The Romantic Legacy

late nineteenth to early twentieth century

(Classical Music Map)


I. History of Classical Music  (by John Stanley)
The great composers and their masterworks in MP3 format
Albeniz Borodin Donizetti Hindemith Prokofiev Schutz
Albinoni Brahms Dowland Janacek Puccini Scriabin
Allegri Britten Dvorak Kodaly Purcell Sibelius
Arne Bruckner Falla Leoncavallo Rachmaninov Smetana
Auber Busoni Field Liszt Rameau Strauss J.S.
Bach Byrd Gabrieli Lully Ravel Strauss R.
Barber Carissimi Gershwin Mahler Respighi Stravinsky
Bartok Charpentier Gesualdo Mendelssohn Rimsky-Korsakov Tallis
Beethoven Cherubini Glinka Meyerbeer Rossini Tchaikovsky
Bellini Chopin Gluck Monteverdi Saint-Saens Telemann
Bernstein Clementi Gounod Mozart Scarlatti Verdi
Berwald Corelli Grieg Mussorgsky Schoenberg Victoria
Berlioz Couperin Handel Pachelbel Shostakovich Villa-Lobos
Bizet Debussy Haydn Paganini Schubert Vivaldi
Boccherini Delibes Hildegard Palestrina Schumann Wagner
Orff  "Carmina Burana"
II. History of Jazz


Alexander Scriabin

(1872 -1915)


Alexander Scriabin was born into an aristocratic family in Moscow and grew up a precocious and egocentric child. After spending nine years in the Moscow Cadet Corps, where music played a significant part in the curriculum, he entered the Moscow Conservatoire at the age of 16. There he met Rachmaninov; they were to remain firm friends despite attempts by the press to create a rivalry between them.

Scriabin left the Conservatoire to pursue a career as a concert pianist in 1892 and became renowned for his interpretations of works by composers such as Chopin, Liszt, and Schumann. In 1894 he met the Russian publisher Belyayev who took complete control of Scriabin's musical affairs and immediately published his first Piano sonata, a work clearly influenced by the example of Chopin.

The years 1895 and 1896 were taken up with extensive concert tours in Europe. He composed prolifically, mainly concentrating on short but dramatic pieces such as the set of 24 Preludes (Opus 11) for the piano. On returning to Moscow hejoined the staff at the Conservatoire and married a gifted piano student.

Scriabin's first major success as an orchestral composer came in 1900 when his First symphony was performed. Consisting of six movements, it includes a choral finale that sets to music a text praising art written by Scriabin himself. By 1902 he was becoming increasingly preoccupied with philosophical and mystical ideas. A deeply serious man, he now gained a reputation for indulging in prolonged intellectual debate. His thirst for inner knowledge made him ever more isolated from everyday reality and increased his egocentricity. But if his personality was adversely affected, his compositions now became less derivative, more adventurous, and increasingly complex and dissonant.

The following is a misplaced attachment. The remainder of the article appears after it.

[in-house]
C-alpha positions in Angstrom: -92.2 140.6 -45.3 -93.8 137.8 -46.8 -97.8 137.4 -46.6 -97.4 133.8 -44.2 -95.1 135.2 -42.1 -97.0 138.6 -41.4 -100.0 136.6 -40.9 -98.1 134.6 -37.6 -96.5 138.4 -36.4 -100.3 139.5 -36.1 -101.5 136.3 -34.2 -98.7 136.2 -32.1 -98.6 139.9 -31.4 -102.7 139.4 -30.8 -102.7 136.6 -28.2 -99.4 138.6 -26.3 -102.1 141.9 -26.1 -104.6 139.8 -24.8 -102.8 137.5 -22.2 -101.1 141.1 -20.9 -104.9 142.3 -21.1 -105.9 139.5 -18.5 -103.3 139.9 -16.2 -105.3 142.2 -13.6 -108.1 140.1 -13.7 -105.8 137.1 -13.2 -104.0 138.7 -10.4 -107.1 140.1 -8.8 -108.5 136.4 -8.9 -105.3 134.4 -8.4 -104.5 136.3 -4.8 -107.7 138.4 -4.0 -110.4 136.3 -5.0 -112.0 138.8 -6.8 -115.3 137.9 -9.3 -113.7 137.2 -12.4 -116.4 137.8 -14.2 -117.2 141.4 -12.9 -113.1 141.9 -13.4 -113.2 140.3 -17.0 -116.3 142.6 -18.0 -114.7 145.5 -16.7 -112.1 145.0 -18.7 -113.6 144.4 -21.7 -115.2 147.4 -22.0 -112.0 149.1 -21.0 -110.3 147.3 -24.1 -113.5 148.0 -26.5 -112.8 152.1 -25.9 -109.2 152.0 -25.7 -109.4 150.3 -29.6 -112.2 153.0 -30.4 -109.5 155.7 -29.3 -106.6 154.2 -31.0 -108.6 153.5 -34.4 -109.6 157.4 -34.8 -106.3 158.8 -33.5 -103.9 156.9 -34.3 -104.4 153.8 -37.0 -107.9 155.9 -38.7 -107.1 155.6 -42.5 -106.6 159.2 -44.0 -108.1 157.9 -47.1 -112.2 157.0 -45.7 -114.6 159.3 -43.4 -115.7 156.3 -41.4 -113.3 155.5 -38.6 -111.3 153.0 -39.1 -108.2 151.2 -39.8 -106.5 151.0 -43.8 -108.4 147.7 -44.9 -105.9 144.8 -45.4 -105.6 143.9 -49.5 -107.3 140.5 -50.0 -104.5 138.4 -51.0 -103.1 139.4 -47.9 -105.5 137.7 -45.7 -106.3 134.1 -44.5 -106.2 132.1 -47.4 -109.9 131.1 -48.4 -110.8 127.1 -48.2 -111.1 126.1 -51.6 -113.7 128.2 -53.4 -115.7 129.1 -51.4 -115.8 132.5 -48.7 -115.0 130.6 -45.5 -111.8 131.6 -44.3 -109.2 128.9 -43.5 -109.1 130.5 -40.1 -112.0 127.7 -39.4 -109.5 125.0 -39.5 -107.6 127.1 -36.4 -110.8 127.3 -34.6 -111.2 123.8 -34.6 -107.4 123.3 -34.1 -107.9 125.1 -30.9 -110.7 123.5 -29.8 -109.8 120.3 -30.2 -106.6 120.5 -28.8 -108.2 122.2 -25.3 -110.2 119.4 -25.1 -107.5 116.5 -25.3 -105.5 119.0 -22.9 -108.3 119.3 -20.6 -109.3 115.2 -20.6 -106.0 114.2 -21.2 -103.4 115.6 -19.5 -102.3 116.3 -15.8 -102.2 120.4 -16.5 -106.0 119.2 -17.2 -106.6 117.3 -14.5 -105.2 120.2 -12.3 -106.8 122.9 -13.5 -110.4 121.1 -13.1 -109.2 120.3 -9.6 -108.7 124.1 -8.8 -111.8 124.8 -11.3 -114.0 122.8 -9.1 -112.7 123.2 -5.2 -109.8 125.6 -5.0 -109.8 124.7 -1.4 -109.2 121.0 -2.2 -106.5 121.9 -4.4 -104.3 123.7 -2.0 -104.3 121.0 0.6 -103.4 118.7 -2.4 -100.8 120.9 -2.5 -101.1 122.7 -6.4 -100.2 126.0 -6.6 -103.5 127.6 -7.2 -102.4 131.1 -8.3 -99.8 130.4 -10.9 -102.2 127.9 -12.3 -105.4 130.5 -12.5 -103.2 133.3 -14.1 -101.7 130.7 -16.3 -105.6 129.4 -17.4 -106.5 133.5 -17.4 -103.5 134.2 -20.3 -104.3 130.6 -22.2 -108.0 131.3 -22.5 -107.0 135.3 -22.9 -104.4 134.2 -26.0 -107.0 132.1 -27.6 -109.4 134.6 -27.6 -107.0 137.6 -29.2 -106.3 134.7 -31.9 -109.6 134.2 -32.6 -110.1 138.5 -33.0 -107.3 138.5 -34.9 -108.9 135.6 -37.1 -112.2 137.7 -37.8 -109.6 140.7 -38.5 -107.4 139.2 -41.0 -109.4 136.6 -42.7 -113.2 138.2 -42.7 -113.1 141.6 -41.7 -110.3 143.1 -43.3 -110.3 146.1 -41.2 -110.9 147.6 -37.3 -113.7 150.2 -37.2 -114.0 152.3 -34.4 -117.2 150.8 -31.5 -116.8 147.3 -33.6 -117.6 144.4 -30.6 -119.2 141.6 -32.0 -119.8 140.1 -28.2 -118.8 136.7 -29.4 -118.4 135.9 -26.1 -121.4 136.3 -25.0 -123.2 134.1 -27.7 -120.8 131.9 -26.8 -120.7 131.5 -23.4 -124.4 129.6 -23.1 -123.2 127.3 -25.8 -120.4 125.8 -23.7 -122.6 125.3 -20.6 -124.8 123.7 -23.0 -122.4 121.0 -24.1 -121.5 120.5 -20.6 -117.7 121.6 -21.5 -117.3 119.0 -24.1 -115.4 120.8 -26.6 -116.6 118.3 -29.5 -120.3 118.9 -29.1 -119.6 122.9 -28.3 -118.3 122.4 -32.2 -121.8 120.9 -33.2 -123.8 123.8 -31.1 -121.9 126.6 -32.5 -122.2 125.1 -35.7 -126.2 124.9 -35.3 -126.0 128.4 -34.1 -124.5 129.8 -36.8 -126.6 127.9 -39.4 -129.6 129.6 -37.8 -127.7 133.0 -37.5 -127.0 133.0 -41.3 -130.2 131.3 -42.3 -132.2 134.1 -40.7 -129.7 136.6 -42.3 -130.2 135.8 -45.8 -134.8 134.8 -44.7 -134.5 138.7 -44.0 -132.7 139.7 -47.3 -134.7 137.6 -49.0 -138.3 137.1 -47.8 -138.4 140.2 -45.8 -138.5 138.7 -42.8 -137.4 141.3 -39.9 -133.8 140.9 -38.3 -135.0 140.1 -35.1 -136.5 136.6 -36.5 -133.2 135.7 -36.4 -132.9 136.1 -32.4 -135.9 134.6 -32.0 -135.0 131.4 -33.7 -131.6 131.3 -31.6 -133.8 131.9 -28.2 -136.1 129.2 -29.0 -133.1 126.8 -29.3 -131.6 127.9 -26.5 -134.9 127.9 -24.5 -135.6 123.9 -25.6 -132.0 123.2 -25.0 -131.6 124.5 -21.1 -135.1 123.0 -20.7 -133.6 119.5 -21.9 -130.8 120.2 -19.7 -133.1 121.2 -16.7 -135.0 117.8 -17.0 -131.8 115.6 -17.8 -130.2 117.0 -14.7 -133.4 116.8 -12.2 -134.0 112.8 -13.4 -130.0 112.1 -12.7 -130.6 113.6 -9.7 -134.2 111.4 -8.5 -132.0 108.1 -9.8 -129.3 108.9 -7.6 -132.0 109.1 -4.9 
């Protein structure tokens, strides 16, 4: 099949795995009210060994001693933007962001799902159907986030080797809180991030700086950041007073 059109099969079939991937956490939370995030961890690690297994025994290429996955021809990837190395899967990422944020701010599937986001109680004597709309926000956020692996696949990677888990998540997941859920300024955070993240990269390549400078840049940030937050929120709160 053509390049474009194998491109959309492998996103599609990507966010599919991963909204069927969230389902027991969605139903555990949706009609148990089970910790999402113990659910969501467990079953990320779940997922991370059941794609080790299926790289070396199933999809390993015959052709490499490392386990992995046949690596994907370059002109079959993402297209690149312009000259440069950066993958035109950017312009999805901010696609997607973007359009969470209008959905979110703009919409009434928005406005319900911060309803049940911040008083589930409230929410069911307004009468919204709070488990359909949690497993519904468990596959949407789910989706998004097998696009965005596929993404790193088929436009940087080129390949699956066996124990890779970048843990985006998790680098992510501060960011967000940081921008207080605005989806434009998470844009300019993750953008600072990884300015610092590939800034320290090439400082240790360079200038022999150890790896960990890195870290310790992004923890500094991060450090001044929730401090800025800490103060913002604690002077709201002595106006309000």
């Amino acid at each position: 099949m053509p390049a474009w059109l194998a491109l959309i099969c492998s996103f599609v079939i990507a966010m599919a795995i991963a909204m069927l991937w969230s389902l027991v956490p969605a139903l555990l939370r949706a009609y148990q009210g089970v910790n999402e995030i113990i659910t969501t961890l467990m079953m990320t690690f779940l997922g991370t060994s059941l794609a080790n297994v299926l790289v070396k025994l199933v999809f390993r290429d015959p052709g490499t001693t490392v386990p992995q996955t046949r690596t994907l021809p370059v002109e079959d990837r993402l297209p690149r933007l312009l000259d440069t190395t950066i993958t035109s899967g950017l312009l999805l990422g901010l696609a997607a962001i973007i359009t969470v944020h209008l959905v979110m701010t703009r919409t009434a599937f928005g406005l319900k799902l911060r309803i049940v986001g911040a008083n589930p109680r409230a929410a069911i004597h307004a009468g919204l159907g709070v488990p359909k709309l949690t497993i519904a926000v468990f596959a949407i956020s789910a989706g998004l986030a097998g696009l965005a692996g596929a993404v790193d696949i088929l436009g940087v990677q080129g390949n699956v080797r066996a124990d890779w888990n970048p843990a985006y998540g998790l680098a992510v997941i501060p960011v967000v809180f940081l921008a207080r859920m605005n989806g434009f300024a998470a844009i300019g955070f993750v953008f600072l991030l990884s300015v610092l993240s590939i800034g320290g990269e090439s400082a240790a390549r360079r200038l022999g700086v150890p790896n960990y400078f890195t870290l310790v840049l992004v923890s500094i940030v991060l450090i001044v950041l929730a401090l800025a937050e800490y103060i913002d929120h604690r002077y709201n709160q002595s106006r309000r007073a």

During this period he wrote the Third Symphony, completed in 1903, which takes the form of one gigantic movement and juxtaposes lyrical passages with moments of great violence.

In 1904 he again left Russia and travelled around Italy, Switzerland, and Belgium. He did not take his wife, having become involved with a much younger woman. His new companion apparently provided the admiration bordering on hero-worship that Scriabin demanded, and the relationship stimulated another period of intense activity. He wrote a lengthy text entitled La роеmе de l'extase (Poem of ecstasy) that formed the basis for several future compositions, including the Fifth piano sonata and a complex orchestral work bearing the name of the text.

The following year Scriabin returned to Russia and composed his last five sonatas for piano, all of which are extraordinarily dense and dramatic in impact. Although he was to die at the early age of 43, his music achieved immense popularity during his final years and he enjoyed international fame and recognition.


Alexander Scriabin



Alexander Scriabin (1872 -1915)



Mikhail Mordvinov
Poeme "Vers la flammes" Op. 72

Piano Sonata no.3 op.23

Presto con fuoco

Piano Sonata no.4 op.30
B. Vlahek
Andante - Prestissimo volando

Piano Sonata no.5 op.53
D. Sinadinovic
Allegro - Impetuoso - Con stravaganza - Languid - Presto con allegrezza

Sonata No. 7  Op. 64 "White Mass"
Lohn Bell Young

Piano Sonata no.9 op.68 "Black mass"
H. Struiwig
Moderato quasi andante

Concerto for piano and orchestra F sharp minor
Ratimir Martinovic

Waltz in A flat
Lohn Bell Young

J. Kingma
C-sharp Minor
R. Stahlbrand
F-sharp Minor
A. Anzaldua

B Minor
B Major

J. Hillmann
E major
D-sharp Minor
K.E. Jensen
F-sharp Minor
M. Hawley
C-sharp Minor
S. Bisotti
Mazurka in F-sharp minor
Mazurka in G Minor
J. Lebenstedt
Mazurka in D-flat major
Mazurka in F-sharp Major
F. Verhagen
C major, Vivace
E minor, Lento

C. Coleman
D Major, Andante cantabile

E Major, Andantino
F. Verhagen
C-sharp minor, Andante

G-flat major, Lento

F. Verhagen
E-flat minor, Presto
D-flat major, Lento

B-flat minor, Misterioso
A-flat major, Allegretto
B-flat major, Andante
K. Huber
G minor, Lento

F. Verhagen
D minor, Presto
E. Vorontsova
G-sharp Minor, Andante

J. Castellano
No Key, Andante

D. Sinadinovic
Douloureux dechirant

Tres lent, contemplativ
Allegro drammatico
Lento, vague, indecis
Fier, Belliqueux





















Strauss Richard



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